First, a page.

Document Type Master's Dissertation Author Van der Walt, Christiaan Maarten firstname.lastname@example.org URN etd-08292008-162648 Document Title Data measures that characterise classification problems Degree MEng Department Electrical, Electronic and Computer Engineering Supervisor
Advisor Name Title Prof E Barnard Supervisor Keywords
- classifier selection
- data measures
- data characteristics
- artificial data
- data analysis
- supervised learning
- pattern recognition
- classification prediction
Date 2008-04-09 Availability unrestricted Abstract
We have a wide-range of classifiers today that are employed in numerous applications, from credit scoring to speech-processing, with great technical and commercial success. No classifier, however, exists that will outperform all other classifiers on all classification tasks, and the process of classifier selection is still mainly one of trial and error.
The optimal classifier for a classification task is determined by the characteristics of the data set employed; understanding the relationship between data characteristics and the performance of classifiers is therefore crucial to the process of classifier selection. Empirical and theoretical approaches have been employed in the literature to define this relationship. None of these approaches have, however, been very successful in accurately predicting or explaining classifier performance on real-world data.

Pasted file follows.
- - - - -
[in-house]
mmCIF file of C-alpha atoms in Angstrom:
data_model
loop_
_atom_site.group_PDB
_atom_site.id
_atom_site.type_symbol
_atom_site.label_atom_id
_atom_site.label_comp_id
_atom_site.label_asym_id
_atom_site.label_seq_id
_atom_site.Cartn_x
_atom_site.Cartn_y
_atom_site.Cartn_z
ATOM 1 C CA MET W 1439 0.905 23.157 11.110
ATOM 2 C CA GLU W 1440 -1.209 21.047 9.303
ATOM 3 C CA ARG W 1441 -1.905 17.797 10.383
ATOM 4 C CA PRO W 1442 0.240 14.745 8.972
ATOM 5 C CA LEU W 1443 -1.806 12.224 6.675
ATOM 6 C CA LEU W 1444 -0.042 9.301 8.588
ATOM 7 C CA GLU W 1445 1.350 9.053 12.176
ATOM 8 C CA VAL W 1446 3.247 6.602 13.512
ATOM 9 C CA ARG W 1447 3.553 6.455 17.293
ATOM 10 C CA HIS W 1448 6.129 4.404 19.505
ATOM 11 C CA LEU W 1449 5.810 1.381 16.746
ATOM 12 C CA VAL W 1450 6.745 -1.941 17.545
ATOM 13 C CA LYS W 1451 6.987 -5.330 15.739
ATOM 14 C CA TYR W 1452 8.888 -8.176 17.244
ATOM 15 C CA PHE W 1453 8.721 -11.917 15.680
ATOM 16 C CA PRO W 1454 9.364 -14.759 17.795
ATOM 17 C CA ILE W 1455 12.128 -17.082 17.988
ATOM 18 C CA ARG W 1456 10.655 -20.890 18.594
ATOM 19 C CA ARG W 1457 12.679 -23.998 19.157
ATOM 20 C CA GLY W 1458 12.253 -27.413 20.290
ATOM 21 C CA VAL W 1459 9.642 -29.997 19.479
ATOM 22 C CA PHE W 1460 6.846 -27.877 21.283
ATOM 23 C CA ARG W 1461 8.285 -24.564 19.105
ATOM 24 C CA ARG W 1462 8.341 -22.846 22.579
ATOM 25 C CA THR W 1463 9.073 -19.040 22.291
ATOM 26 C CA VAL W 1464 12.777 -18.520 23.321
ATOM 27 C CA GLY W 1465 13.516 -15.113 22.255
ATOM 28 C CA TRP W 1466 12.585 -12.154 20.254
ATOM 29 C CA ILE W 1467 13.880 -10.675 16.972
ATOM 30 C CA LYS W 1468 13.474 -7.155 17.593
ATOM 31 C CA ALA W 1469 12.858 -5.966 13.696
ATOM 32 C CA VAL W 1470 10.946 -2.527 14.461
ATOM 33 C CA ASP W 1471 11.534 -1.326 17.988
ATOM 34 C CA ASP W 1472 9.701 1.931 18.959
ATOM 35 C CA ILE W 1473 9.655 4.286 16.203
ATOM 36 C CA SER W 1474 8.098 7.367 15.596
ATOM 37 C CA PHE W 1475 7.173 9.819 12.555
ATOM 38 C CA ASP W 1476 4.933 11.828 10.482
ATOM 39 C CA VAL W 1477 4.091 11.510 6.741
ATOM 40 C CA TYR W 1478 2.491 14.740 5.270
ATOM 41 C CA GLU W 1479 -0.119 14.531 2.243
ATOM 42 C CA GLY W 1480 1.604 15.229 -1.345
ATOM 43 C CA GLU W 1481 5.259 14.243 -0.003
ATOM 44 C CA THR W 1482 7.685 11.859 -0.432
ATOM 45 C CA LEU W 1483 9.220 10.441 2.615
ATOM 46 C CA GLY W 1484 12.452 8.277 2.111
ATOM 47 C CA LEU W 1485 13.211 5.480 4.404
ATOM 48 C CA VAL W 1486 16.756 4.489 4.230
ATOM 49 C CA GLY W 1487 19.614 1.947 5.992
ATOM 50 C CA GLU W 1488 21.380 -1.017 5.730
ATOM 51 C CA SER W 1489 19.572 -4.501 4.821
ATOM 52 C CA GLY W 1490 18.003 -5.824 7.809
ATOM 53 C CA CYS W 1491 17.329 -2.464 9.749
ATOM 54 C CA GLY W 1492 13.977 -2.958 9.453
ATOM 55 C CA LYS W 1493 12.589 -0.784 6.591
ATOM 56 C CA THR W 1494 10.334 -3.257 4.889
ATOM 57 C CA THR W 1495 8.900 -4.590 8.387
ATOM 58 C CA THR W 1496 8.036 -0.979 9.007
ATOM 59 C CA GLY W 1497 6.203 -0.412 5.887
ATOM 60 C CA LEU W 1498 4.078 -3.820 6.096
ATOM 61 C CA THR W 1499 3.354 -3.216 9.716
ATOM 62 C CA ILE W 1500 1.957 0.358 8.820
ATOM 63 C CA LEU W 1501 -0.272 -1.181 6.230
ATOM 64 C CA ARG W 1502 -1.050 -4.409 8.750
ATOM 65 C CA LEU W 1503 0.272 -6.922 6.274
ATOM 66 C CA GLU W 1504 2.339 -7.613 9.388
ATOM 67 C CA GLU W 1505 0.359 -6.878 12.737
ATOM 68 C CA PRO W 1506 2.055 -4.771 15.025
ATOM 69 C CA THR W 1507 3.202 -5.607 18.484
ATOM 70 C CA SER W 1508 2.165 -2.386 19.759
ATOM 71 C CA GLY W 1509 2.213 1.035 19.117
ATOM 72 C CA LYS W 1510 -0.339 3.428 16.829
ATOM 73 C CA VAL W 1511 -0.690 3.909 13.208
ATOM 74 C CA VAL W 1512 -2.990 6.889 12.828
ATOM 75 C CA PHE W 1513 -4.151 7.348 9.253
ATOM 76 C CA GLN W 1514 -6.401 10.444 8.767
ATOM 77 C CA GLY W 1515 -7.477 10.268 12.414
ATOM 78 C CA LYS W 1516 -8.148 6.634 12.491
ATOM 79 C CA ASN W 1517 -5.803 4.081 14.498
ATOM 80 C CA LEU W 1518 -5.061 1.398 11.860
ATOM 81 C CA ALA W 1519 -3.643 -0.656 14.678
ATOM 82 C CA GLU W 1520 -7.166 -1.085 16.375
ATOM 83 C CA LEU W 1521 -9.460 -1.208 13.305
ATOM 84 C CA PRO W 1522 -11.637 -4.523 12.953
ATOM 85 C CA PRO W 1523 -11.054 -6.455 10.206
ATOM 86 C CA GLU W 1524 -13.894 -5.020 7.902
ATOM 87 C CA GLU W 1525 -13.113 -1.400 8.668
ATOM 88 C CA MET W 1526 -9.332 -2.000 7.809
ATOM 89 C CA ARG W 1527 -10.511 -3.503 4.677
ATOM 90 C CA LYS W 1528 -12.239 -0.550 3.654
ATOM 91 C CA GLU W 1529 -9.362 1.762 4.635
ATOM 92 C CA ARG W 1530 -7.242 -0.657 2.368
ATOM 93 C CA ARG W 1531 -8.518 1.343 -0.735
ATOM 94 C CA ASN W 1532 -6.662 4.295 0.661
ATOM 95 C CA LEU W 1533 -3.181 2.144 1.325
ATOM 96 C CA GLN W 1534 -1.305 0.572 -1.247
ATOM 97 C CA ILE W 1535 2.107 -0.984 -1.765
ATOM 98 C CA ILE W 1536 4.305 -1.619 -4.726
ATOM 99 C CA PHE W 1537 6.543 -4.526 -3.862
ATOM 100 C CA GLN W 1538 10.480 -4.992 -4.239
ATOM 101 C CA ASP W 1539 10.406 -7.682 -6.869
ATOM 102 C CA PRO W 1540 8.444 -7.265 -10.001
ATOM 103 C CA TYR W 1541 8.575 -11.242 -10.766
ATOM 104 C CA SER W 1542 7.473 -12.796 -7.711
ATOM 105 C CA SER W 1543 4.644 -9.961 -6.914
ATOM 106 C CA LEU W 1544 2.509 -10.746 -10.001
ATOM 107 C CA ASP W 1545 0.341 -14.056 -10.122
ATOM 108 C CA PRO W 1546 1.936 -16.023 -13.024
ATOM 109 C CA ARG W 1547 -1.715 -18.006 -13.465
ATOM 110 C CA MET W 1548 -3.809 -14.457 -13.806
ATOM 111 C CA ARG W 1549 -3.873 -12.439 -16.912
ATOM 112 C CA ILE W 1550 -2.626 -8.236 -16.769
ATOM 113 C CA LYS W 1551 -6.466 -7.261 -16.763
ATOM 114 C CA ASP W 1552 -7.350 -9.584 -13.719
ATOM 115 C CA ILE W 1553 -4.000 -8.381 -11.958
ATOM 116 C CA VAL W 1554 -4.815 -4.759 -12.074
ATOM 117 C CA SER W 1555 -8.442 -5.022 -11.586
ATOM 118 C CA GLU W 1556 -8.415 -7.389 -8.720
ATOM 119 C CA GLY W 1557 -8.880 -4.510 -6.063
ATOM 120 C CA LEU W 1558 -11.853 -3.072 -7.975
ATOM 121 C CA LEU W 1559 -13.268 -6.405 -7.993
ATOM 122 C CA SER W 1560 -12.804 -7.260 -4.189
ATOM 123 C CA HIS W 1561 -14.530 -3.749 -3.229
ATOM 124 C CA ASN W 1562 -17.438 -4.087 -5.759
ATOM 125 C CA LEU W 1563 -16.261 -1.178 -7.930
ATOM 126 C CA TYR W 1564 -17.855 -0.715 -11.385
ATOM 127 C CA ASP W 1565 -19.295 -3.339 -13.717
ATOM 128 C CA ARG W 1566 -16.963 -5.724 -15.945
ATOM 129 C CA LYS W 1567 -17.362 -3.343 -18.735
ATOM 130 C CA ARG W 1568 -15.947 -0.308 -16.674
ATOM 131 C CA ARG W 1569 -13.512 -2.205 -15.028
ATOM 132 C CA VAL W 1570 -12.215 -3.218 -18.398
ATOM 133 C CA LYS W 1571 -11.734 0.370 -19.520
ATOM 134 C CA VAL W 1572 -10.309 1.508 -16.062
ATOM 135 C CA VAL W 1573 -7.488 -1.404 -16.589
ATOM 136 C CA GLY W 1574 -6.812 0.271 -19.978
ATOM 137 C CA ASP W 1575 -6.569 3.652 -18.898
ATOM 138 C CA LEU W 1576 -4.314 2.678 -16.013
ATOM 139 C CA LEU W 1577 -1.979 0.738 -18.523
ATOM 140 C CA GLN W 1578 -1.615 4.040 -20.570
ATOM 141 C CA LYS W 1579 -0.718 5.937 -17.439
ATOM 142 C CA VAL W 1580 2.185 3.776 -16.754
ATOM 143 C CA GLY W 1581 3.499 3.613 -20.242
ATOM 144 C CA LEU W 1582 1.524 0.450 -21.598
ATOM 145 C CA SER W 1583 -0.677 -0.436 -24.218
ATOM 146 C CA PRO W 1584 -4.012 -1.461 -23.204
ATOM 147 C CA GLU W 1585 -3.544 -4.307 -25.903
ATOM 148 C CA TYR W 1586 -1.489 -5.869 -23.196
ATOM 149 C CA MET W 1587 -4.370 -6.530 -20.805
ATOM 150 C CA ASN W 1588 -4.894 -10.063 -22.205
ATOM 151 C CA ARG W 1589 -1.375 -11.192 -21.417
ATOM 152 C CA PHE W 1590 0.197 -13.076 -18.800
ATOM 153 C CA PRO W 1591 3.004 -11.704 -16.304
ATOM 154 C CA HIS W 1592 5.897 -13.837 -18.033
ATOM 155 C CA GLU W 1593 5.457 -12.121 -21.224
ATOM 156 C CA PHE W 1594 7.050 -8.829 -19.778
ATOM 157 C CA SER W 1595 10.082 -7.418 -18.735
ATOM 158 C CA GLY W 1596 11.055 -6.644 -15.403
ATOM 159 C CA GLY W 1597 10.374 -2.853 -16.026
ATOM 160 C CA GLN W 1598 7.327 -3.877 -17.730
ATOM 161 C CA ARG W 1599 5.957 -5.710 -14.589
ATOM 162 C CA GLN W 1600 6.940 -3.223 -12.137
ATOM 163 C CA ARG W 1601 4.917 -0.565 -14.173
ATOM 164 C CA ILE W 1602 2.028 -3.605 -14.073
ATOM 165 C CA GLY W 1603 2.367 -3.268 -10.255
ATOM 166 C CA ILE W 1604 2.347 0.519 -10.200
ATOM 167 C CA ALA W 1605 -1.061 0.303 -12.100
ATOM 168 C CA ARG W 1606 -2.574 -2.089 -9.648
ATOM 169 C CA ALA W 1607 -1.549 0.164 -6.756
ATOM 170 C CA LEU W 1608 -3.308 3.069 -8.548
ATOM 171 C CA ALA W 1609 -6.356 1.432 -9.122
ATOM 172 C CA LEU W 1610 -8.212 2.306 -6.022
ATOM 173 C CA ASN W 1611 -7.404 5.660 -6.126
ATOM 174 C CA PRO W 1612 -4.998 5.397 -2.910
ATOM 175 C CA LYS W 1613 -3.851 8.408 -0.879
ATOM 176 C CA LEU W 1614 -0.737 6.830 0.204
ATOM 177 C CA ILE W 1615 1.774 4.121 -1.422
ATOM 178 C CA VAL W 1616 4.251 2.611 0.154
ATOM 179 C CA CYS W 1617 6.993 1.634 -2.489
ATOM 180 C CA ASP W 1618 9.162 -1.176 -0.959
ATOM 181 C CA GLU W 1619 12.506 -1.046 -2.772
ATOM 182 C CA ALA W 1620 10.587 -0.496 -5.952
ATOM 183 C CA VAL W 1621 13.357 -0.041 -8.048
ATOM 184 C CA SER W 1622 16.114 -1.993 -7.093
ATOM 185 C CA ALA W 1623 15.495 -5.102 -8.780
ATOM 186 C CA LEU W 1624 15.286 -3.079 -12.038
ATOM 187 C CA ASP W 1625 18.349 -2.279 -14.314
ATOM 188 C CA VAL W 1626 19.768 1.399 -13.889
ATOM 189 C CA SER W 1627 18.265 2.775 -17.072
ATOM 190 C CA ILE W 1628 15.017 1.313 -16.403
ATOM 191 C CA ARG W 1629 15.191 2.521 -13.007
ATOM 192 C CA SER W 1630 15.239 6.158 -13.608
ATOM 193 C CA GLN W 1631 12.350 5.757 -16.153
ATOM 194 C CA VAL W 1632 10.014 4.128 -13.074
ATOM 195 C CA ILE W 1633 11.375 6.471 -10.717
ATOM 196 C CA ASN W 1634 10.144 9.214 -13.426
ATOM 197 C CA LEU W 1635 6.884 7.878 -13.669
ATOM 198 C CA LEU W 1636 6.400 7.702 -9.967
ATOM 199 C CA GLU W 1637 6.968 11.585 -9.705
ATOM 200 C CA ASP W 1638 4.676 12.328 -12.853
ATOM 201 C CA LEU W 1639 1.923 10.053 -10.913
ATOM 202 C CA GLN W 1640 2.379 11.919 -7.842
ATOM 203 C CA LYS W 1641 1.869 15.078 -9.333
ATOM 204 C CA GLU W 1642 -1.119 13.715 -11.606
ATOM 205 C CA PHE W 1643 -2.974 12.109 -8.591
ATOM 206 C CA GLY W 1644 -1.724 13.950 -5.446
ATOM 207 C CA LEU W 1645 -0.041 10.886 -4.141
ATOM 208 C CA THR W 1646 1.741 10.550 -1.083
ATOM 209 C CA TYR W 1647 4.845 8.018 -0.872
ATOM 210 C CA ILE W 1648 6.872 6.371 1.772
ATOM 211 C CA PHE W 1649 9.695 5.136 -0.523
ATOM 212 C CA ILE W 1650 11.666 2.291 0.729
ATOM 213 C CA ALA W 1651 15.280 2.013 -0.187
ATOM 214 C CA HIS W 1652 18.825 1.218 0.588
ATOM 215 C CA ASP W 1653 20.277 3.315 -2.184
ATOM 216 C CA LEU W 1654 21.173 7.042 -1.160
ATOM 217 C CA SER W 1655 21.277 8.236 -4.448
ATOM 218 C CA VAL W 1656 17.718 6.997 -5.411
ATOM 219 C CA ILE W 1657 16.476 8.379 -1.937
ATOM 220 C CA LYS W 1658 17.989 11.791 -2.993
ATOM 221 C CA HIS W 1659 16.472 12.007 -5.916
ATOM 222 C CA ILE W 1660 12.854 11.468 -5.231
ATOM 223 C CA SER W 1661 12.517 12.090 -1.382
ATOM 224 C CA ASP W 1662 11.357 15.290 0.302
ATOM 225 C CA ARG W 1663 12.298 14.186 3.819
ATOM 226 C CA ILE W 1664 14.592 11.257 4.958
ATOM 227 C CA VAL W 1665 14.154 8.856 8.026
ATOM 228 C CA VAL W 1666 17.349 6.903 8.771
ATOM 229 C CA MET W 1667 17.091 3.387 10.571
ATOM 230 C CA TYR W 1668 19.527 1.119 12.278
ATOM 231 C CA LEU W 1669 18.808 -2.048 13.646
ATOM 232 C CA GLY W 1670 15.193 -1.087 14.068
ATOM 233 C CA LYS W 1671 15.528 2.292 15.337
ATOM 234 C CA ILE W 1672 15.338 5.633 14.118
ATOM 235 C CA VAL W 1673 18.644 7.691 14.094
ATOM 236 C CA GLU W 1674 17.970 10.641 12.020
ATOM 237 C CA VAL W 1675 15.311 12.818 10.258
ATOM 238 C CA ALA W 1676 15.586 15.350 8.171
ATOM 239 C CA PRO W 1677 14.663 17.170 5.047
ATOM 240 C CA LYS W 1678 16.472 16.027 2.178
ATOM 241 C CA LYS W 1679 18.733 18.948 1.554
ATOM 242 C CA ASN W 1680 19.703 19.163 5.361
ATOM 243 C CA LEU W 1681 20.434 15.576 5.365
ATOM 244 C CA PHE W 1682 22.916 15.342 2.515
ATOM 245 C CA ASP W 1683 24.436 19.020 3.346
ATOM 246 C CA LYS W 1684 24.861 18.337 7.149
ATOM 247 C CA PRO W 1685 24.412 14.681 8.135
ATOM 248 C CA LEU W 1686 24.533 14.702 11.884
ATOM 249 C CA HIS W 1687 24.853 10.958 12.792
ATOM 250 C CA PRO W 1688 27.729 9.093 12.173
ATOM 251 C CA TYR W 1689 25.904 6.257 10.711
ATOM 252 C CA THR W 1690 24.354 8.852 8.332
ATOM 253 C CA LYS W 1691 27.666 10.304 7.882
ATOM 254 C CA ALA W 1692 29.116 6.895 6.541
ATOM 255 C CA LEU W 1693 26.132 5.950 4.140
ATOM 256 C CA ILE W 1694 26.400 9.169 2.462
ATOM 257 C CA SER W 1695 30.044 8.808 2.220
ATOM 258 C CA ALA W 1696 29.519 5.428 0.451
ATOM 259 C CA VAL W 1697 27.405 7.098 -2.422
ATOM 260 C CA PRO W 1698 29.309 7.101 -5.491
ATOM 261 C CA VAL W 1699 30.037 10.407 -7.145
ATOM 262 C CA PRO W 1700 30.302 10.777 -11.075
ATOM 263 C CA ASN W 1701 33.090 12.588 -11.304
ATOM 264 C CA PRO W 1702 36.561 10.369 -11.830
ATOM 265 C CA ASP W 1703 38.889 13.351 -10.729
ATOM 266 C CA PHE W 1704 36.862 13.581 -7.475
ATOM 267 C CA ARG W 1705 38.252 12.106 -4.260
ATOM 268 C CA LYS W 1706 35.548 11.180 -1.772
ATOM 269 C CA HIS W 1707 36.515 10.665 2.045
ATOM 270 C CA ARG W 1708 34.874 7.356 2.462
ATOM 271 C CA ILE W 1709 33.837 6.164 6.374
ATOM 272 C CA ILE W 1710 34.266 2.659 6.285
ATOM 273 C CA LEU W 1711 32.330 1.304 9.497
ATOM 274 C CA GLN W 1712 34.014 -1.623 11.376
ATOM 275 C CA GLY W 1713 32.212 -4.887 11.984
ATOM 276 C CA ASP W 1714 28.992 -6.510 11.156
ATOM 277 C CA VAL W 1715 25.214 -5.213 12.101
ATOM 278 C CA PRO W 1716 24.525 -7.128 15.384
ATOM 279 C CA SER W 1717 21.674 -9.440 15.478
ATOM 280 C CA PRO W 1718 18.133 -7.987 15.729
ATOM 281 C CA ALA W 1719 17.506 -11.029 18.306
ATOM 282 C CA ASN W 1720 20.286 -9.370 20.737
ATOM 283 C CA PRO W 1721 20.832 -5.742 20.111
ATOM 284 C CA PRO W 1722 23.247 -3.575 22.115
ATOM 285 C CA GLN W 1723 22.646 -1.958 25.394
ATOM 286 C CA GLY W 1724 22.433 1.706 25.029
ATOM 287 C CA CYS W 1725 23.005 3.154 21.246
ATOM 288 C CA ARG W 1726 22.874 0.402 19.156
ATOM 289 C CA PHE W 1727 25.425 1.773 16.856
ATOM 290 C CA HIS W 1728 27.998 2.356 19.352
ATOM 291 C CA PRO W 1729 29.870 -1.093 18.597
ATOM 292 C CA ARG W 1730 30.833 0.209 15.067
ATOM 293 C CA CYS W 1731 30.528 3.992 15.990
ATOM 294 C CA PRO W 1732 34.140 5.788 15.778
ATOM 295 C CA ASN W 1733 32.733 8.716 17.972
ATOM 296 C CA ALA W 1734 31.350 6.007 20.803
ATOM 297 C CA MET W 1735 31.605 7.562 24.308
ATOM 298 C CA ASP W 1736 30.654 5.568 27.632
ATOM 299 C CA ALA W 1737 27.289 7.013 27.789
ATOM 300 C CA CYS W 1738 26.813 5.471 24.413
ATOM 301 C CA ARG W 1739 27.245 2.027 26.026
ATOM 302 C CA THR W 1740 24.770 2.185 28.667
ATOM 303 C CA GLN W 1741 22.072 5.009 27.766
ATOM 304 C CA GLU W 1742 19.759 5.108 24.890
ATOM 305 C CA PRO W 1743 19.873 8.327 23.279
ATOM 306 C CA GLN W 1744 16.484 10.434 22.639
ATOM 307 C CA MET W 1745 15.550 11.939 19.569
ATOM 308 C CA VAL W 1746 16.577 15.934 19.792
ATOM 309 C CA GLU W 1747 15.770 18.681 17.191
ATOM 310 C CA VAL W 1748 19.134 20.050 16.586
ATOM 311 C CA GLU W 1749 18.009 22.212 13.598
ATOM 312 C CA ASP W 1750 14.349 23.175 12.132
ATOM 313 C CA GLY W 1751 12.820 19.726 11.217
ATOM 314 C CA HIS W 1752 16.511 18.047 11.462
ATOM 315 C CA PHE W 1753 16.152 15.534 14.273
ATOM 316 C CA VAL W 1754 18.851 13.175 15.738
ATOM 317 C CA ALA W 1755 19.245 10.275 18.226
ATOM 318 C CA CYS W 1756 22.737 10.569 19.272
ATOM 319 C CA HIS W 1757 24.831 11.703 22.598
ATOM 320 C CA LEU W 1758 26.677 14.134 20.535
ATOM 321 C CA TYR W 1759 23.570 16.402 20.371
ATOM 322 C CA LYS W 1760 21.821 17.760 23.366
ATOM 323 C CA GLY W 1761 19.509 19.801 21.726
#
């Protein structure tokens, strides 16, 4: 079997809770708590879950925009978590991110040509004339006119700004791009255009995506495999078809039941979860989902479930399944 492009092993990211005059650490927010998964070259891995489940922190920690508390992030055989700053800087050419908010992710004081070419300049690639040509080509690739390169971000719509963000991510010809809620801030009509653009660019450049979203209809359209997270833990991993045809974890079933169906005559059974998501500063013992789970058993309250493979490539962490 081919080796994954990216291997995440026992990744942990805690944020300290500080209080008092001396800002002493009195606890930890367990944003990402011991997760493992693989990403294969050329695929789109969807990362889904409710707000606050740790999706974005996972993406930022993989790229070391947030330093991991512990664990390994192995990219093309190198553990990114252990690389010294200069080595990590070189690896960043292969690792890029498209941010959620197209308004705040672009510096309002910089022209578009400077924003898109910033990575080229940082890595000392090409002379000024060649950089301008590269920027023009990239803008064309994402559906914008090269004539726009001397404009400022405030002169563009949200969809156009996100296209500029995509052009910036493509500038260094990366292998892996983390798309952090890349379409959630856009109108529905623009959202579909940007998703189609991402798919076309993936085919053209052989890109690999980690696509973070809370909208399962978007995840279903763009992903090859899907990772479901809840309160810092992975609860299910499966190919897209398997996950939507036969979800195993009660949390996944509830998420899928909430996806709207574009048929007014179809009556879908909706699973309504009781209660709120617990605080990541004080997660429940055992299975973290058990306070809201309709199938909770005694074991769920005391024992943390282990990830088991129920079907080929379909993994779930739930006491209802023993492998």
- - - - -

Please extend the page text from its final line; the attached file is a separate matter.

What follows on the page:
We use theoretical properties of classifiers to identify data characteristics that influence classifier performance; these data properties guide us in the development of measures that describe the relationship between data characteristics and classifier performance. We employ these data measures on real-world and artificial data to construct a meta-classification system.
We use theoretical properties of classifiers to identify data characteristics that influence classifier performance; these data properties guide us in the development of measures that describe the relationship between data characteristics and classifier performance. We employ these data measures on real-world and artificial data to construct a meta-classification system. The purpose of this meta-classifier is two-fold: (1) to predict the classification performance of real-world classification tasks, and (2) to explain these predictions in order to gain insight into the properties of real-world data.
We show that these data measures can be employed successfully to predict the classification performance of real-world data sets; these predictions are accurate in some instances but there is still unpredictable behaviour in other instances.
We illustrate that these data measures can give valuable insight into the properties and data structures of real-world data; these insights are extremely valuable for high-dimensional classification problems.
© University of Pretoria 2008E1080/gm
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